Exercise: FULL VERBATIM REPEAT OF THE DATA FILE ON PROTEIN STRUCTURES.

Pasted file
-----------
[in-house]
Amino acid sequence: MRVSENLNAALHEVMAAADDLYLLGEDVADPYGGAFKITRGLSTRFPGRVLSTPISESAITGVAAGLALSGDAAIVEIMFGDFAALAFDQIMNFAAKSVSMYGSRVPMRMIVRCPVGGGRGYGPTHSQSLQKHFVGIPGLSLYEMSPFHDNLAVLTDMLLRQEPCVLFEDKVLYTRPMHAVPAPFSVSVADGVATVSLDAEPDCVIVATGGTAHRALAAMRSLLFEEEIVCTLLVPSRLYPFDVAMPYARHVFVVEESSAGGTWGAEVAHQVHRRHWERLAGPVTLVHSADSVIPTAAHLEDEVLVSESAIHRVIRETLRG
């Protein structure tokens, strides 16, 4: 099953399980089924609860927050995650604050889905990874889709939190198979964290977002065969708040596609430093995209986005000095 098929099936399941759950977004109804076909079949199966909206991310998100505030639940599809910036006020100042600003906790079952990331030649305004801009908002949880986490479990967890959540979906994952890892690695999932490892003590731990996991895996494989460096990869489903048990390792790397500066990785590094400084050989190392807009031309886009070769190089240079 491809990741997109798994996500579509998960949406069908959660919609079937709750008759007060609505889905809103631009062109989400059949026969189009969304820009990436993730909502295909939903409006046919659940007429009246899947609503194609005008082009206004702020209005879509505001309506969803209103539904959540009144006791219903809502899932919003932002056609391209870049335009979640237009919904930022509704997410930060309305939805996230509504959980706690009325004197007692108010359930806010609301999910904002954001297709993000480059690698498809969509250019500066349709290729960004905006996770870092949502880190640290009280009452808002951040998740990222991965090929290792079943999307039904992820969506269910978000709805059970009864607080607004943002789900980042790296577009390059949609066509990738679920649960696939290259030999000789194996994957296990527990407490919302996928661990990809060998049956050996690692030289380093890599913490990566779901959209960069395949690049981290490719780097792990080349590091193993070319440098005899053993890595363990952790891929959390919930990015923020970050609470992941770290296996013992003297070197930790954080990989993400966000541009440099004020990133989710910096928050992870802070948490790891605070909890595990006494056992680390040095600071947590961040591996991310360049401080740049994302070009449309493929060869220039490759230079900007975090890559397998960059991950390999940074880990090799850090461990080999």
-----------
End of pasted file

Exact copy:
[in-house]
Amino acid sequence: MRVSENLNAALHEVMAAADDLYLLGEDVADPYGGAFKITRGLSTRFPGRVLSTPISESAITGVAAGLALSGDAAIVEIMFGDFAALAFDQIMNFAAKSVSMYGSRVPMRMIVRCPVGGGRGYGPTHSQSLQKHFVGIPGLSLYEMSPFHDNLAVLTDMLLRQEPCVLFEDKVLYTRPMHAVPAPFSVSVADGVATVSLDAEPDCVIVATGGTAHRALAAMRSLLFEEEIVCTLLVPSRLYPFDVAMPYARHVFVVEESSAGGTWGAEVAHQVHRRHWERLAGPVTLVHSADSVIPTAAHLEDEVLVSESAIHRVIRETLRG
């Protein structure tokens, strides 16, 4: 099953399980089924609860927050995650604050889905990874889709939190198979964290977002065969708040596609430093995209986005000095 098929099936399941759950977004109804076909079949199966909206991310998100505030639940599809910036006020100042600003906790079952990331030649305004801009908002949880986490479990967890959540979906994952890892690695999932490892003590731990996991895996494989460096990869489903048990390792790397500066990785590094400084050989190392807009031309886009070769190089240079 491809990741997109798994996500579509998960949406069908959660919609079937709750008759007060609505889905809103631009062109989400059949026969189009969304820009990436993730909502295909939903409006046919659940007429009246899947609503194609005008082009206004702020209005879509505001309506969803209103539904959540009144006791219903809502899932919003932002056609391209870049335009979640237009919904930022509704997410930060309305939805996230509504959980706690009325004197007692108010359930806010609301999910904002954001297709993000480059690698498809969509250019500066349709290729960004905006996770870092949502880190640290009280009452808002951040998740990222991965090929290792079943999307039904992820969506269910978000709805059970009864607080607004943002789900980042790296577009390059949609066509990738679920649960696939290259030999000789194996994957296990527990407490919302996928661990990809060998049956050996690692030289380093890599913490990566779901959209960069395949690049981290490719780097792990080349590091193993070319440098005899053993890595363990952790891929959390919930990015923020970050609470992941770290296996013992003297070197930790954080990989993400966000541009440099004020990133989710910096928050992870802070948490790891605070909890595990006494056992680390040095600071947590961040591996991310360049401080740049994302070009449309493929060869220039490759230079900007975090890559397998960059991950390999940074880990090799850090461990080999």